The idea that someone might stand before such a piece and ponder, "Why does this qualify as collage?" was the ultimate reward for us as curators of this show.

Our aim is to foster dialogue and encourage people to contemplate something—collage—that's often associated more with aesthetics and technique than with a method of engaging with the world around us.

What challenges did you face in bringing together such a diverse group of artists and artworks? How did you overcome these challenges?

The main challenge we faced was our extremely small team. Cless and I dedicated more than a year to the project, and along the way, María Mozo from Fundación Cultura, Ayuntamiento de Valladolid, joined us, contributing immensely to the show's production. Apart from the installation phase, during which a professional art crew lent their expertise to make everything visually stunning, the rest of the show was handled entirely by us. While curating was a significant aspect of the job, tackling all other responsibilities proved to be the most demanding.

The only way we managed to overcome this challenge was through a ton of hard work over an extended period. I've organized exhibitions in the past, but this one demanded an unprecedented amount of time and effort. The end result is truly remarkable, and I believe every minute spent working on the show was worthwhile, even though it has been exhausting.

How do you see this exhibition influencing future trends in contemporary collage, both locally and internationally?

I'm not really sure if this exhibition will have a significant impact beyond those who experienced it in person. It's possible that its location, distant from the traditional art world hubs, might limit its broader influence. Perhaps if it had taken place in New York, the outcome would be different, but it's hard to say definitively. Consider Aaron Rose's Alleged Gallery; if it had been based in Buenos Aires or Cape Town, today we might not know about the Beautiful Losers artists. Often, where events occur can be nearly as crucial as what occurs.

What kind of feedback have you received from visitors and critics so far? Has any of this feedback influenced your perspective on the exhibition?

All the feedback has been great so far. But I haven’t spoken with many people apart from artists and friends that attended the opening. Now it’s been only 4 days since I got back home from installing and opening so I’m still trying to catch up with my work and other on-going projects.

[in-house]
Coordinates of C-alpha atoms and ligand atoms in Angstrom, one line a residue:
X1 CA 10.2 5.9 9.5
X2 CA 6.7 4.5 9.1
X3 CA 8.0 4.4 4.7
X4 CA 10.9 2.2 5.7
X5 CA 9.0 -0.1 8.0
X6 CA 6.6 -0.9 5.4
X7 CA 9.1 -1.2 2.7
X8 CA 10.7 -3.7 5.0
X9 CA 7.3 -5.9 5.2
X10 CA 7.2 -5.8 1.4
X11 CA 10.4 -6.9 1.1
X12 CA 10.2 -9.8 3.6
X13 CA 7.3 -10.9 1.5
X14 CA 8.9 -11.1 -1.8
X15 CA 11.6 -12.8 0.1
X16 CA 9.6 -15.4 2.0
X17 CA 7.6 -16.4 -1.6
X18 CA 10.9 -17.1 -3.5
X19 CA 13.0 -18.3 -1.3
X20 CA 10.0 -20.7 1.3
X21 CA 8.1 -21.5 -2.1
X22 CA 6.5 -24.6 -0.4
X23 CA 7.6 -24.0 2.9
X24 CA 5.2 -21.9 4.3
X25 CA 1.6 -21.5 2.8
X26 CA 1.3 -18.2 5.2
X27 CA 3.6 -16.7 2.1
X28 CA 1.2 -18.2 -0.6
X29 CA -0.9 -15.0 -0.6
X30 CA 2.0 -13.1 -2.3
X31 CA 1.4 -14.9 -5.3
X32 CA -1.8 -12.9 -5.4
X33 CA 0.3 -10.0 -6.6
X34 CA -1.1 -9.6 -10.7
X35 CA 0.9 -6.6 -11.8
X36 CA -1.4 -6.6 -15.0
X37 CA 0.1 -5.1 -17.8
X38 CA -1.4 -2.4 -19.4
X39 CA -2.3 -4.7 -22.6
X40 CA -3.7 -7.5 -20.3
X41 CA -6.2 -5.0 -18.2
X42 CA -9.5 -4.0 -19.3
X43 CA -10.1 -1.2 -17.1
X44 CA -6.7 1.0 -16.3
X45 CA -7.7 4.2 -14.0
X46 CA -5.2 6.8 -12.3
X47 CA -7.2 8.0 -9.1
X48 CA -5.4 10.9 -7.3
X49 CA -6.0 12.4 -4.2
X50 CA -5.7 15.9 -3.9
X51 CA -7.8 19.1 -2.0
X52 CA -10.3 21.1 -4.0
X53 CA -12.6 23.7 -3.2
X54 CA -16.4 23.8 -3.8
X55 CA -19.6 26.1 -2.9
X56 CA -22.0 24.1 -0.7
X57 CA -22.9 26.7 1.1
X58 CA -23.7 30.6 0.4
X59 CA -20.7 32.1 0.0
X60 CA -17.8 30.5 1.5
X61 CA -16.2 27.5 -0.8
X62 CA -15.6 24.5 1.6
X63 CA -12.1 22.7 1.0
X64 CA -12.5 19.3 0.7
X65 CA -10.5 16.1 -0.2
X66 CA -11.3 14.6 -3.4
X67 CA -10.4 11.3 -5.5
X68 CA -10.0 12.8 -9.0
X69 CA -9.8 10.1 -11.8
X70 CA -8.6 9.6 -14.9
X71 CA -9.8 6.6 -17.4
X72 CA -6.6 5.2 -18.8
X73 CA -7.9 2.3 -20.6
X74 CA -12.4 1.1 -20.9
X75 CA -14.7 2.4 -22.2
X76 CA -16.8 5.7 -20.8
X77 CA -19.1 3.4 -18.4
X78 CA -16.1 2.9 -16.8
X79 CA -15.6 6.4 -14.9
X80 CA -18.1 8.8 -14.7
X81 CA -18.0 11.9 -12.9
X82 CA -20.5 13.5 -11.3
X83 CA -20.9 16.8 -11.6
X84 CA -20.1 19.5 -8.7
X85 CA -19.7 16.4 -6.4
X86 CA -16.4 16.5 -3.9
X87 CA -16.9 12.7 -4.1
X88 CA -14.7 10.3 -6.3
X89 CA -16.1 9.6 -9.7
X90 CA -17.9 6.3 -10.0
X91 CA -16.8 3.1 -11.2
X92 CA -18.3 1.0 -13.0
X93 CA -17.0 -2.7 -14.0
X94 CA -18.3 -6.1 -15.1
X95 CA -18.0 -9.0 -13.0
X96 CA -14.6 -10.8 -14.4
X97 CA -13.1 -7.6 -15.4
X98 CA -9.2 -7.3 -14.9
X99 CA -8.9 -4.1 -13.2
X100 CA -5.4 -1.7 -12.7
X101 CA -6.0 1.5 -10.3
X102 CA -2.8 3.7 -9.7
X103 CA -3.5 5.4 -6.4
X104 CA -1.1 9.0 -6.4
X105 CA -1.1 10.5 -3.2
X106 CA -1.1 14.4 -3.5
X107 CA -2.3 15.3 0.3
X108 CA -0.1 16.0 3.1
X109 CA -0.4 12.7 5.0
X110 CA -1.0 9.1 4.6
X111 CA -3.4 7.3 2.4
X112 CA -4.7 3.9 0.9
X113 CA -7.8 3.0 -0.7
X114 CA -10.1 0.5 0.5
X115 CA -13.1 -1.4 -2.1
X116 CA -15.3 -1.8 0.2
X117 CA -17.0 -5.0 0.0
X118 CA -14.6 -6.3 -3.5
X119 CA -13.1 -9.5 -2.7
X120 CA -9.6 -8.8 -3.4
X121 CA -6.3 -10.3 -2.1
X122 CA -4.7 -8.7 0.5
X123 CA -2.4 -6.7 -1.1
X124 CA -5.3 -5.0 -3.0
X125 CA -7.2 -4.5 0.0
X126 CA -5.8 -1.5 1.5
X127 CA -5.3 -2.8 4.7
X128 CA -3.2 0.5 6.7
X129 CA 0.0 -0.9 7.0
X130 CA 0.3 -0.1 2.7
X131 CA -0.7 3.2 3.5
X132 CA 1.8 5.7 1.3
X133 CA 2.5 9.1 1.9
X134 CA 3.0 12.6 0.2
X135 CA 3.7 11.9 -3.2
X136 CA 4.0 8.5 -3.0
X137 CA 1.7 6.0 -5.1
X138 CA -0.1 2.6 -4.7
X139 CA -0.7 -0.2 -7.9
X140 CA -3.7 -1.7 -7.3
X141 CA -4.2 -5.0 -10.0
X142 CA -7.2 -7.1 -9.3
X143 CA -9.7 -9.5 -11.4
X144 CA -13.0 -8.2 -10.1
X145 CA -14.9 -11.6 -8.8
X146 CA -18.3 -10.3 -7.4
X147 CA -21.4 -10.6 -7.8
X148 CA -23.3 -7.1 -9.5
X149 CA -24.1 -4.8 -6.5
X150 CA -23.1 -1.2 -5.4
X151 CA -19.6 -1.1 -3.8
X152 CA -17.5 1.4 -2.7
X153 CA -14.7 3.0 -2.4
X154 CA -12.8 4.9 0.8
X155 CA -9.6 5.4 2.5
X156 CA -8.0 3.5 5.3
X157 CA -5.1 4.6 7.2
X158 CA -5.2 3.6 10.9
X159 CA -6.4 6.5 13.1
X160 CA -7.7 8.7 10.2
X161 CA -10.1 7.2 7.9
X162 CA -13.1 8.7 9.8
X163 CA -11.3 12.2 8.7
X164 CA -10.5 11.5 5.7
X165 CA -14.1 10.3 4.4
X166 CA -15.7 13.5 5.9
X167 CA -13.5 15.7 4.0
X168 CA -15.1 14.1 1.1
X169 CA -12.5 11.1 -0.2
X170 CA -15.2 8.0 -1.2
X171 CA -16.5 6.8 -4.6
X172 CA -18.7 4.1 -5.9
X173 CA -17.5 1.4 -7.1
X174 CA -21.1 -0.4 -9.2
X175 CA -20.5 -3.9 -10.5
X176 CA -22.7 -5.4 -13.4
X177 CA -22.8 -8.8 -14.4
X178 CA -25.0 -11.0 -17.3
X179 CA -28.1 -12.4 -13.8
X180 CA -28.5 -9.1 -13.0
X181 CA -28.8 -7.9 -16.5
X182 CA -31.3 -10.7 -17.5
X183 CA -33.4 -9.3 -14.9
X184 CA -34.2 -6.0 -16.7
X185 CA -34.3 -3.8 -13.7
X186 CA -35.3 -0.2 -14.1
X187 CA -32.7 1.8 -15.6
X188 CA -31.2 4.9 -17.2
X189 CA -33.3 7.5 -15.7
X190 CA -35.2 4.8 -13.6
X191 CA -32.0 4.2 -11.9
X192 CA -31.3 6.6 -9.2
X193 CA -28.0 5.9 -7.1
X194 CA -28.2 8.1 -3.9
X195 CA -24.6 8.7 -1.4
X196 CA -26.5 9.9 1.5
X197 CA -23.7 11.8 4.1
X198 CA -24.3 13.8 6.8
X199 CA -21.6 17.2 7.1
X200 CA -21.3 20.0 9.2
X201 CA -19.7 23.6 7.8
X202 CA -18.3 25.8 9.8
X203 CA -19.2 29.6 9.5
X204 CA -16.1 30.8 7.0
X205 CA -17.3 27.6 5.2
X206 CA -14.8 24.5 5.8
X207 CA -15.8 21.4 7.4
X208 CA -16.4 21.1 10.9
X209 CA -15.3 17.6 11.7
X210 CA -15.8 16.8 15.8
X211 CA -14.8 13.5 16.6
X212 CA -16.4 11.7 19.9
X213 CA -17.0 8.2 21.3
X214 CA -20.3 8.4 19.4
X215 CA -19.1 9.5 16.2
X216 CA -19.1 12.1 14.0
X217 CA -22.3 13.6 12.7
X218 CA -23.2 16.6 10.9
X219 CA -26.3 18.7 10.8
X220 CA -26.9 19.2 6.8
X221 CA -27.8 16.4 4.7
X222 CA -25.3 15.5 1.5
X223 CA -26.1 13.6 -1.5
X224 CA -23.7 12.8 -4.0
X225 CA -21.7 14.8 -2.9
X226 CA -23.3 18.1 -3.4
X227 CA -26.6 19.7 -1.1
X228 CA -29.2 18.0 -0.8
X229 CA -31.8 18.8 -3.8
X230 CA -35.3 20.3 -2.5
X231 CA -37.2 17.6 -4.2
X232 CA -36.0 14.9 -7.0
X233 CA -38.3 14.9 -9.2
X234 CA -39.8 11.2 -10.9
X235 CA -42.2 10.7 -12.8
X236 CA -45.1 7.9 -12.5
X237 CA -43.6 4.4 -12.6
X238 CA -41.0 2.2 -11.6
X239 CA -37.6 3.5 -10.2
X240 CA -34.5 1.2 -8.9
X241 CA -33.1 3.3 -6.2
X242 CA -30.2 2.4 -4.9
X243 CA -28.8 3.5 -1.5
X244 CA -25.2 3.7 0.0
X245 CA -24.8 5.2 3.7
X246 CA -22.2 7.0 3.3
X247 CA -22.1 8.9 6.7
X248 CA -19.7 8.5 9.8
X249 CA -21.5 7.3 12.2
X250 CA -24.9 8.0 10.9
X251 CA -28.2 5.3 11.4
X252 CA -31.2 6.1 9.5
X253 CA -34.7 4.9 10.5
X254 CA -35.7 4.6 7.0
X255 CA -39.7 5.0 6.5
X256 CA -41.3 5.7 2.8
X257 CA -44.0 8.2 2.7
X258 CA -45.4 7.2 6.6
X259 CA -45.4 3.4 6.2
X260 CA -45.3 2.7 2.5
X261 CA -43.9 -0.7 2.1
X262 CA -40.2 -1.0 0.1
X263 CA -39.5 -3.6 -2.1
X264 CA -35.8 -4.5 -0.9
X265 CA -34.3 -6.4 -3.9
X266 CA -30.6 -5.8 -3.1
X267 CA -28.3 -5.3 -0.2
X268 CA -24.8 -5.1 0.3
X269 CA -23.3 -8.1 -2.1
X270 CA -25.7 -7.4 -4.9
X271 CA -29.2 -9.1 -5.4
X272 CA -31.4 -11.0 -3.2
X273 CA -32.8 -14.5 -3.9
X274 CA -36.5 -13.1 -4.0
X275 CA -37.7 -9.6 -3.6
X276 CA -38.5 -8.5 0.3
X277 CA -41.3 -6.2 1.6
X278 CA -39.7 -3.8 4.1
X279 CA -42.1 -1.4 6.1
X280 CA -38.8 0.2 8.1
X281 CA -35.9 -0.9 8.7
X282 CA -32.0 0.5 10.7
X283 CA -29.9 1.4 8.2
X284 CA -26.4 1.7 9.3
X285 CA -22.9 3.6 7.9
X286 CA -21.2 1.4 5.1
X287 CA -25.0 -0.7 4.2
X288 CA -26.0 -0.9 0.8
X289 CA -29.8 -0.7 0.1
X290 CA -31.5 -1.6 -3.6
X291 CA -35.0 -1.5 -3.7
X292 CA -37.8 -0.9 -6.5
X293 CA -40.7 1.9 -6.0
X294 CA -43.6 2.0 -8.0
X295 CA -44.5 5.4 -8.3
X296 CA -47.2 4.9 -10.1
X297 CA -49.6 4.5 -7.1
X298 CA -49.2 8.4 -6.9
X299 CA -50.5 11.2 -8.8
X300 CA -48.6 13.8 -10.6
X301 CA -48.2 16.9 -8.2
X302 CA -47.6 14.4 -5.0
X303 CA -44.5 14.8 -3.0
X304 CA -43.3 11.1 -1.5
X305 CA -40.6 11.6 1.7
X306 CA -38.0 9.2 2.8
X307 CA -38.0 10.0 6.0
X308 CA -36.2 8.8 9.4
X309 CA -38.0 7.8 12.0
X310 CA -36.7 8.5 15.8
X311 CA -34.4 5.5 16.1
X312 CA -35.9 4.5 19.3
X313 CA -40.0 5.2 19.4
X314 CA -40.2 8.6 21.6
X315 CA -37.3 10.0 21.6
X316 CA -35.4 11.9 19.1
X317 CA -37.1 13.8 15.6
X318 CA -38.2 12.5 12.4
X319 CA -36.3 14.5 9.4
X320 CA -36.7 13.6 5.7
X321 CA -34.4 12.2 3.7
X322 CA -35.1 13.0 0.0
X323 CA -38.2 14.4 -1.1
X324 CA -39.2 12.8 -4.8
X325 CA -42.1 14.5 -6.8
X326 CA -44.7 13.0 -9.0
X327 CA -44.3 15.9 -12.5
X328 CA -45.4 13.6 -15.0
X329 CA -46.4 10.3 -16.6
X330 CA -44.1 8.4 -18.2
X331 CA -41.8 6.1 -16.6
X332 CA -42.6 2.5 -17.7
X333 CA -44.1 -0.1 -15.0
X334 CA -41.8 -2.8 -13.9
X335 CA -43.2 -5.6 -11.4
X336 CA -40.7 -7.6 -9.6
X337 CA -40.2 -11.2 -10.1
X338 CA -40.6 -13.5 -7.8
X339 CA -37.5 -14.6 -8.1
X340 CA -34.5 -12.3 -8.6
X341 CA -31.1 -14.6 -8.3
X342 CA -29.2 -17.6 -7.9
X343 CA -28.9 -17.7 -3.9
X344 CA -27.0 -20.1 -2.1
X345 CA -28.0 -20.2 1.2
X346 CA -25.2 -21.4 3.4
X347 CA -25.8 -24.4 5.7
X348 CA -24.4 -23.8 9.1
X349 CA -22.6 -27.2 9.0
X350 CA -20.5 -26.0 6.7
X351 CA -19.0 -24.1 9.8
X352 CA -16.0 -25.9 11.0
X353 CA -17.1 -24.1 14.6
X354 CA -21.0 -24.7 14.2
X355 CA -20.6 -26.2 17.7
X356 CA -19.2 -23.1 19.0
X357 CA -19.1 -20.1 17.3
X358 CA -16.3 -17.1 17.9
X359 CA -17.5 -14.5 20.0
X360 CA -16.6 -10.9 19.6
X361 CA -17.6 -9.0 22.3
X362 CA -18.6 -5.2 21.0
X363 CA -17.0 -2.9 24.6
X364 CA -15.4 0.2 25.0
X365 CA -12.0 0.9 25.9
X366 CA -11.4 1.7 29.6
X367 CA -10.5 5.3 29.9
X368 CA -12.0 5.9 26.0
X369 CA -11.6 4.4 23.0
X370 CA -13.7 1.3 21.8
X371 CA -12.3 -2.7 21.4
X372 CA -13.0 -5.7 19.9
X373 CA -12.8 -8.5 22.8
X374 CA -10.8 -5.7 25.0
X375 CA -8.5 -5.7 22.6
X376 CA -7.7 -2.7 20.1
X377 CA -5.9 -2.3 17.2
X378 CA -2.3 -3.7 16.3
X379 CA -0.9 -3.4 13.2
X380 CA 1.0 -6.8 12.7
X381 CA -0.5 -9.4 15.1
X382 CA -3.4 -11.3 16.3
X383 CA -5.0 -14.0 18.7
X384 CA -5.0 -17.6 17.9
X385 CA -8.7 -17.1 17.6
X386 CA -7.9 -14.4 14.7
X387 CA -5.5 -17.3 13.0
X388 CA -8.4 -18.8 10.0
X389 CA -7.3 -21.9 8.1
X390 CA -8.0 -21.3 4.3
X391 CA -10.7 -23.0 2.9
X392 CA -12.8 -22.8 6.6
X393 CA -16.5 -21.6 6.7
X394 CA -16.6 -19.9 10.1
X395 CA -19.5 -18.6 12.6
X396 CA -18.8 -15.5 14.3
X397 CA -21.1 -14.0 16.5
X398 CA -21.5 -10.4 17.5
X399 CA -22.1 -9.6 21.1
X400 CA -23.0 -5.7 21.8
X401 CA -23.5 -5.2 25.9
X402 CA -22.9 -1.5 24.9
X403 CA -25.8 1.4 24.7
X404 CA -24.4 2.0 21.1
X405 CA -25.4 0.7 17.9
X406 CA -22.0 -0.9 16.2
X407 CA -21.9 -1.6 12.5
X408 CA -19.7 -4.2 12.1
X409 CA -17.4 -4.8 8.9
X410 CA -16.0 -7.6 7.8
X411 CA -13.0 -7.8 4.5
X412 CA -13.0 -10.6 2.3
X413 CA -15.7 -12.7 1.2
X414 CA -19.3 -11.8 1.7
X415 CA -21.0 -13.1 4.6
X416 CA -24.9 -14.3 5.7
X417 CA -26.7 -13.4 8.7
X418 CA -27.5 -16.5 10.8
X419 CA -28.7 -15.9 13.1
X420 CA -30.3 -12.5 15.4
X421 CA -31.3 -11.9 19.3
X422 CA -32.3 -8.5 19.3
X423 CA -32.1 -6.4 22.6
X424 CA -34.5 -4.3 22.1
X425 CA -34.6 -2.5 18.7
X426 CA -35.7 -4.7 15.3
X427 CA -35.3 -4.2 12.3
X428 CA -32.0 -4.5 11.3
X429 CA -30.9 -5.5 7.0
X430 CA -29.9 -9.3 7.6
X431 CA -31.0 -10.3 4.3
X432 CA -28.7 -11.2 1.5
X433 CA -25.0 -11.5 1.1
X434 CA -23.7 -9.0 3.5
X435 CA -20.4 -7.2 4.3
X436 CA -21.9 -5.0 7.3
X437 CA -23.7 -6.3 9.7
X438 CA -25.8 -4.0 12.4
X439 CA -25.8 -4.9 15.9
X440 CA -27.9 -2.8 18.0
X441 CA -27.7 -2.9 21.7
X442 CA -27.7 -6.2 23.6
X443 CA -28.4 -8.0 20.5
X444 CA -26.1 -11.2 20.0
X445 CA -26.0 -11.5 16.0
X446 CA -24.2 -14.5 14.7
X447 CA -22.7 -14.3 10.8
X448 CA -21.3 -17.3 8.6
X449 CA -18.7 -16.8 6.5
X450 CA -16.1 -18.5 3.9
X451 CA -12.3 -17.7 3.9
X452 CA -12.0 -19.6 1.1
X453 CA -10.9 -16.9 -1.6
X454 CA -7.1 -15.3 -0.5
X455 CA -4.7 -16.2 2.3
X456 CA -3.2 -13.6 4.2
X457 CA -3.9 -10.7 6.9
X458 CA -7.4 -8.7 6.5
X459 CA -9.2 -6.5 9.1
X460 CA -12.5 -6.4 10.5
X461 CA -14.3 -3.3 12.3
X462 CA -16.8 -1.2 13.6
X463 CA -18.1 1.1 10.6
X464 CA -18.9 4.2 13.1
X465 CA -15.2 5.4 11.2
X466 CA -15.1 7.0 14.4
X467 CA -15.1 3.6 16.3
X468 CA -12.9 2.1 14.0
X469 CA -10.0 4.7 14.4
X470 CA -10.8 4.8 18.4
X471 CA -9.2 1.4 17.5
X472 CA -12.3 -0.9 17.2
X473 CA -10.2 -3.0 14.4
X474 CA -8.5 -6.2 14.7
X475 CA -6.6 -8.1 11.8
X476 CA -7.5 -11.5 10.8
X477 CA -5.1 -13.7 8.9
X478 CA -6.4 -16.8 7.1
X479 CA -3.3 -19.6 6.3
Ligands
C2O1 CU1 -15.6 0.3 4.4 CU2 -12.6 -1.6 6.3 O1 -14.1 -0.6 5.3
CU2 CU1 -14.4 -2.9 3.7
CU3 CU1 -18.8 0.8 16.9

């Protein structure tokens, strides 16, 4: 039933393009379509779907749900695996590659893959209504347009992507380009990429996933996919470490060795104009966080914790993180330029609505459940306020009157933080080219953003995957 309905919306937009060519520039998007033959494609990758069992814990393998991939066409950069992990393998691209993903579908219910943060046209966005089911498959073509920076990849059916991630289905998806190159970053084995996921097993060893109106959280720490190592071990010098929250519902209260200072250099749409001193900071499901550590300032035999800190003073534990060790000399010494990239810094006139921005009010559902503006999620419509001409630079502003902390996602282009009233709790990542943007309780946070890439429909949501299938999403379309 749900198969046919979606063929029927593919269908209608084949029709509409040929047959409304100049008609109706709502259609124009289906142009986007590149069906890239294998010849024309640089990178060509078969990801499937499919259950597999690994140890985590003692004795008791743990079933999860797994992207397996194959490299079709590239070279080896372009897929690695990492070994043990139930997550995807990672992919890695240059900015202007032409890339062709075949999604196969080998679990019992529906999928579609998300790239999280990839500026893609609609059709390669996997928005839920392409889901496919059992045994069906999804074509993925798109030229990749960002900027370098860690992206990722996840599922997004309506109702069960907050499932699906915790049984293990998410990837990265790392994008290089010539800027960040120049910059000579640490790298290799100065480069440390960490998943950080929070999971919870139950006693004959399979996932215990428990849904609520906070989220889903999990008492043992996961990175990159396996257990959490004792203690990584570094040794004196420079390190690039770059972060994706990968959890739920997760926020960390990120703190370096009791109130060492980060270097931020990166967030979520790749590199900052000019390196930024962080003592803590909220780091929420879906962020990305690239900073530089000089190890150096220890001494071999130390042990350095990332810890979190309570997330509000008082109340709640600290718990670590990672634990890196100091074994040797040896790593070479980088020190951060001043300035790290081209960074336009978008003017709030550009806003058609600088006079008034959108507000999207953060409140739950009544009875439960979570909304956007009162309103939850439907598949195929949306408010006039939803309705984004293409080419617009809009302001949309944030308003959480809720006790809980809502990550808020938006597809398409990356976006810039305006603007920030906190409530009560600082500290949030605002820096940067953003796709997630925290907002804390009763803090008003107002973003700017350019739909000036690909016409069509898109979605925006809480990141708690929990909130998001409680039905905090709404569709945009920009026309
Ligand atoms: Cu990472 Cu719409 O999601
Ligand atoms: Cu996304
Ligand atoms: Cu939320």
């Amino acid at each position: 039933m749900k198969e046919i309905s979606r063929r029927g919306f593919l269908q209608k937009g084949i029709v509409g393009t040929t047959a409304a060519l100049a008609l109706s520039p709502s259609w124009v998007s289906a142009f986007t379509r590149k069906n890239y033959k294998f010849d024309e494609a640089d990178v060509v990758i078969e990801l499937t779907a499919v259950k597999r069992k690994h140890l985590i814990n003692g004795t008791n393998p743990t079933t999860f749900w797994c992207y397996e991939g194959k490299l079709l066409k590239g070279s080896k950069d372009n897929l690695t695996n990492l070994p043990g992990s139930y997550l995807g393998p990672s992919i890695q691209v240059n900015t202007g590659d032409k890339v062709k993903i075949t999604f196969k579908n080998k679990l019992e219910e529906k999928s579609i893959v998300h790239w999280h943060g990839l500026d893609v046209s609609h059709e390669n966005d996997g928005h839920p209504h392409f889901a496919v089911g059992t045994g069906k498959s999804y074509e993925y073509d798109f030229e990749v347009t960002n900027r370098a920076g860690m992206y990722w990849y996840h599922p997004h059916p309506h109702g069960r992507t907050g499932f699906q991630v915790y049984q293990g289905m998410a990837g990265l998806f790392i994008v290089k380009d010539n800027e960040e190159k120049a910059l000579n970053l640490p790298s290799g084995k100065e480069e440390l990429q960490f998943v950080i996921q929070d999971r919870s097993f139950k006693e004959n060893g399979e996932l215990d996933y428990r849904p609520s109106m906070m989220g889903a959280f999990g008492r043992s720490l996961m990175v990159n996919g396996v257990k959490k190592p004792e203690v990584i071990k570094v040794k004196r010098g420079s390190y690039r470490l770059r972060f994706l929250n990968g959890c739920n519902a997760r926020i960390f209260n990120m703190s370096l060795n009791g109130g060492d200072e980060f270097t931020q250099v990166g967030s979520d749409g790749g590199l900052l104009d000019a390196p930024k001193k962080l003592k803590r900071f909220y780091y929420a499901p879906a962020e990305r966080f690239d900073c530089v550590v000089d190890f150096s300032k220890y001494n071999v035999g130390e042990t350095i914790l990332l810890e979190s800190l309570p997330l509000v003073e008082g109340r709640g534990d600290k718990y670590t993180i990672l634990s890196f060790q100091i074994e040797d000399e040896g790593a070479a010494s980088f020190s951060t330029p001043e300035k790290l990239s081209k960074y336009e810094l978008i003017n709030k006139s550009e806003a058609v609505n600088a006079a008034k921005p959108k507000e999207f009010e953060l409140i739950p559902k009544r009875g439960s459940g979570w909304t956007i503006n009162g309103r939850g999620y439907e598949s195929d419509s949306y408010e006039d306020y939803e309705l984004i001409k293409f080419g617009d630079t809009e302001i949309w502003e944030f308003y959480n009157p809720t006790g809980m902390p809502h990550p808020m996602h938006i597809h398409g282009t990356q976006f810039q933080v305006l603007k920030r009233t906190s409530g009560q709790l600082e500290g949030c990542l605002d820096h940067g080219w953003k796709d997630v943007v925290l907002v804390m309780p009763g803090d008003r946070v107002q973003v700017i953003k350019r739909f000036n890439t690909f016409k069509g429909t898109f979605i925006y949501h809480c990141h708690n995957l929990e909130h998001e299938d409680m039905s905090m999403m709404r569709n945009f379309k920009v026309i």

But my general feeling is that people are loving the show and are into the idea of thinking about collage from another perspective.

The Broken Narrative, 2023
Mario Zoots
The second floor of the exhibition featured a lot of unorthodox collage. How did the notion of collage as philosophy, instead of as medium, influence your curatorial decisions?

Indeed, the second floor offers a dynamic experience integral to the journey we aimed to guide viewers through, elucidating the concept behind our exhibition. The deliberate choice of Todd Bartel's The Artist and Collage in the Field of Landscape No. 1 as the inaugural piece is no coincidence. It pays homage and makes a statement, referencing numerous artists profoundly influential in shaping the realm of collage and art in general. This serves as our starting point, signaling a transition to discussions about the present and future of collage.

On the ground floor, we traverse from more traditional collage works by revered artists like Fred Free to those employing alternative approaches or materials, such as Susana Blasco or Ashkan Honarvar. The pivotal moment arrives with your (Mario Zoots) installation piece, which innovatively utilizes books in a non-traditional manner. From this point, the exhibition ventures into realms less defined by traditional collage, featuring works by artists like Asger Carlsen or Omar Barquet, which extend beyond paper-based compositions.

Ascending to the second floor, the connection to collage becomes even more nuanced. Here, paintings by artists such as Martí Sawe, Nicolás Romero Escalada, and Alvaro Naddeo lack physical cuts yet embody the essence of collage through a conceptual amalgamation of diverse elements, weaving together new narratives. Similarly, the photographic works of Pelle Cass and Michel Lamoller defy traditional collage conventions. While these pieces may not adhere to conventional notions of collage, they exemplify a conceptual approach, where the act of assembly transcends physical boundaries, seamlessly blending disparate elements into cohesive wholes. What truly ignites my enthusiasm is the challenge of discerning these invisible seams, uncovering meticulously arranged elements that seamlessly coalesce to form something entirely new—an artistic invention born from the playful manipulation of collage, whether conscious or unconscious.

Todd Bartel's introductory piece is pivotal in illustrating that collage extends beyond mere physical adhesion; it encompasses a spectrum of techniques and conceptual frameworks that go way beyond paper and glue which had been a guide and inspiration when we curated the show.